Betting on Rain? The Accuracy and Reliability of Precipitation Forecasts

Betting on Rain? The Accuracy and Reliability of Precipitation Forecasts

For you sports junkies out there, if I could prove to you that I can correctly predict winners and losers with 80% accuracy, would you use my advice in Las Vegas? I don’t gamble, but according to this article on sports forecasting that summarized the results of professional research, the best methods provided only 54% accuracy. Yet, even with what one might think is an accuracy not much better than a coin flip, hypothetical bets using this model would have provided 16% returns.


Now, what if I told you that professional weather forecasts can correctly predict whether rain will fall on your specific field within the next three days 80% of the time and with almost 70% accuracy out to nine days? Considering how many risks we take on things that are less predictable than the weather, whether it be the stock market, horses, or sports, I posit that there is untapped potential in the proper use of weather forecasts to increase efficiency or productivity, and ultimately improve margins. In the case of useful rainfall predictions, there is potential to reduce risk of over-watering or mistiming a rain-sensitive product application or a host of other operations that can affect yield or operational efficiency.

Like my last article where I used independent forecast accuracy assessment from ForecastWatch to demonstrate that location-specific temperature forecasts are skillful out to around 10 days into the future, this month we use their service to demonstrate the accuracy of rainfall predictions. The data discussed here is based on an average of many different weather service providers’ daily nine-day forecasts collected each day for about 750 U.S. locations during January through November of 2017. These are not “area” forecasts where a successful forecast only means rain fell in a larger area. Rather, these are point-to-point comparisons.

For the forecasts to be considered skillful, they have to be better than forecasts created using the “persistence” technique. A persistence forecast is one that assumes the conditions occurring at the time of the forecast will continue through the forecast period. So, if it is raining at the time of the forecast, a nine-day forecast would assume that each of the subsequent nine days would have rain. Such a forecast requires no special knowledge or skill to create.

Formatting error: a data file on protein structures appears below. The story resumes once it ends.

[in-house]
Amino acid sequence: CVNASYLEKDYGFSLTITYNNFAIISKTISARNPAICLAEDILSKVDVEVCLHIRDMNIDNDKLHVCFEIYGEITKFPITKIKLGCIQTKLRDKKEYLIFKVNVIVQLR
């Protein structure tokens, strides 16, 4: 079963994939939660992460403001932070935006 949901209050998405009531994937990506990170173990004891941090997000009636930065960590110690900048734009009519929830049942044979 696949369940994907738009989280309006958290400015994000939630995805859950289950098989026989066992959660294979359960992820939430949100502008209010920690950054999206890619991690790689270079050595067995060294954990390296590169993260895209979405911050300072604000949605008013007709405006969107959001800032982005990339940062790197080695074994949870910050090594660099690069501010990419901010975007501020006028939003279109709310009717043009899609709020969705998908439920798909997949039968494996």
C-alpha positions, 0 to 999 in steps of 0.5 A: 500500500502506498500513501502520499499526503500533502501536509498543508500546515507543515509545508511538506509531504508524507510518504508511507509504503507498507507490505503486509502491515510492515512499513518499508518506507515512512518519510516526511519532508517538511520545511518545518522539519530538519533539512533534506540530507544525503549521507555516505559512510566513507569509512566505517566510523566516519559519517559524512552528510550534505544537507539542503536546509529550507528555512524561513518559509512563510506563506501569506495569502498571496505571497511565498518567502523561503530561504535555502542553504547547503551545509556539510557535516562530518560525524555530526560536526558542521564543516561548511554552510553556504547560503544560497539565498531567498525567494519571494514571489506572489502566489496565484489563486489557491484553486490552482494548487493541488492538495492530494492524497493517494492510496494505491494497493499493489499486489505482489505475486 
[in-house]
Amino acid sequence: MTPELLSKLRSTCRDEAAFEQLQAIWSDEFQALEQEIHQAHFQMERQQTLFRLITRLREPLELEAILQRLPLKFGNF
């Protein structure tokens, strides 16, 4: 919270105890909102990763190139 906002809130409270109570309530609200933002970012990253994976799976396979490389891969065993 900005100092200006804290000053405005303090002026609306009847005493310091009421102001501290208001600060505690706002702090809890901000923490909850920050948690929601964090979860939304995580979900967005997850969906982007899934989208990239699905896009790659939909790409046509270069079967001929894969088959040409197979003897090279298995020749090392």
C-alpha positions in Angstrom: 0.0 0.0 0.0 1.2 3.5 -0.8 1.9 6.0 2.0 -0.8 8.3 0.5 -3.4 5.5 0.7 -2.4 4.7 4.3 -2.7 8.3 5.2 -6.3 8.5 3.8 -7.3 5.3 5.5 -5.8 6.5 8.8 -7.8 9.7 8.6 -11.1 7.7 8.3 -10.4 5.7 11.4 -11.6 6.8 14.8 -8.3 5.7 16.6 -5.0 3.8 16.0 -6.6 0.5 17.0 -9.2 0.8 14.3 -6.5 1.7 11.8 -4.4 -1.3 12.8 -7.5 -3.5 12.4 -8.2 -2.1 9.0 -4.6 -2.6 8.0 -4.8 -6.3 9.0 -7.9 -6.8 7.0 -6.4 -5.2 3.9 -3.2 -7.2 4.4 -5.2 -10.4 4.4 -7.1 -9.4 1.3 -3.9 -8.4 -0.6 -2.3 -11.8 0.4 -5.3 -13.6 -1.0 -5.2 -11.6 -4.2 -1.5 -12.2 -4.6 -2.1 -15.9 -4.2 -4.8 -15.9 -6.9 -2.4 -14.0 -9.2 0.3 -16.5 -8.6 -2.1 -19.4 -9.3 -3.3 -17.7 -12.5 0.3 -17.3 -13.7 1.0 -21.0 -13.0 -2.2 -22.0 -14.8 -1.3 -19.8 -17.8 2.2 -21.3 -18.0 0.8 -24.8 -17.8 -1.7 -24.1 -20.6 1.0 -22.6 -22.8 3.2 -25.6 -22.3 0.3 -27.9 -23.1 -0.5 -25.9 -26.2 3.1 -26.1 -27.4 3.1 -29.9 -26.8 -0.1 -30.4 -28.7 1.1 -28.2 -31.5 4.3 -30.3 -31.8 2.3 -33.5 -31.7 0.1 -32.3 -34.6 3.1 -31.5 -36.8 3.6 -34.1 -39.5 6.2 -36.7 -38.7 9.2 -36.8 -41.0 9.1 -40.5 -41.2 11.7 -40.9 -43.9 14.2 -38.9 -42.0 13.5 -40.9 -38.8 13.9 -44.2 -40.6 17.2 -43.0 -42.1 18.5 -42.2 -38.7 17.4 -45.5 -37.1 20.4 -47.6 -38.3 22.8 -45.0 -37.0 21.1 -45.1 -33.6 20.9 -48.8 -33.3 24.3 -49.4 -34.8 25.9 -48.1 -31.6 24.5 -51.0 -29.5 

The graph below shows the average percentage of correct precipitation forecasts for all of the weather services as a function of lead time in days compared to the persistence forecasts. Indeed, the forecast services are around 80% accurate for the first three days and tail off to just under 70% by day nine, and for all days, the forecasts are better than persistence. You might be surprised, though, that the persistence forecasts are 60-70% accurate as well. This is because precipitation events are relatively infrequent when you consider the entire U.S. over nearly a full year, occurring only about 30% of the total time. These overall accuracy numbers include all of the cases where no rain was forecast nor occurred. If you simply forecast dry conditions every day for all the locations, you would still be correct almost 70% of the time.


Thus, the value of precipitation forecasts are in those situations where rain is possible. We can use different metrics that focus more on the more difficult, non-dry events that cannot rely on random guessing and still do well. In the following graph, the solid lines show such a metric called the Equitable Threat Score (ETS) for the average of the providers (solid blue) versus persistence (solid red). Perfect forecasts have a value of 1.0, and 0.0 means no skill. Professional service providers on average provide much more skillful forecasts than persistence. In other words, you would do much better betting on one of these forecasts rather than basing future actions only on how much rain has fallen.


For example, rather than irrigating only because you are approaching an inferred deficit of available water content computed from current and past evapotranspiration estimates, rain, and irrigation activities, you can choose to hold off based on a forecast of rain in the next few days, and more often than not this will be the correct decision. This would be important for crops that are sensitive to over-watering, such as soybeans in their vegetative stage where too much moisture can lead to disease as well as yield reductions.

Now, there is one more dashed line on the skill graph that depicts a metric called the Brier Skill Score (BSS). Like ETS, a perfect BSS is 1.0. However, BSS is a measure of how reliable the probability forecasts are. For perfectly reliable (BSS = 1.0) probability forecasts, the number of rainfall occurrences for a large set of forecasts having the same probability are equal. In other words, rain actually fell for 20% of all the forecasts having a 20% chance of rain. Likewise, rain occurs 80% of time for all forecasts of an 80% chance of rain.

Having reliable probabilities means decision support tools can use objective cost-loss modeling to achieve an appropriate level of risk applicable to the potential savings or gains. We are now reaching a point where some providers are able to provide objective, reliable, and calibrated probability forecasts that will enable cost-loss optimization in automated decision support tools. Because of the discrete nature of rainfall, especially in showery situations, there will be times the forecast misses, just like a sports bookie. But a disciplined approach based on objective probabilistic rainfall forecasts will yield more wins than losses, and the agtech community needs to increase reliance on near-term weather forecasts that are professionally generated and designed for agronomic decision making.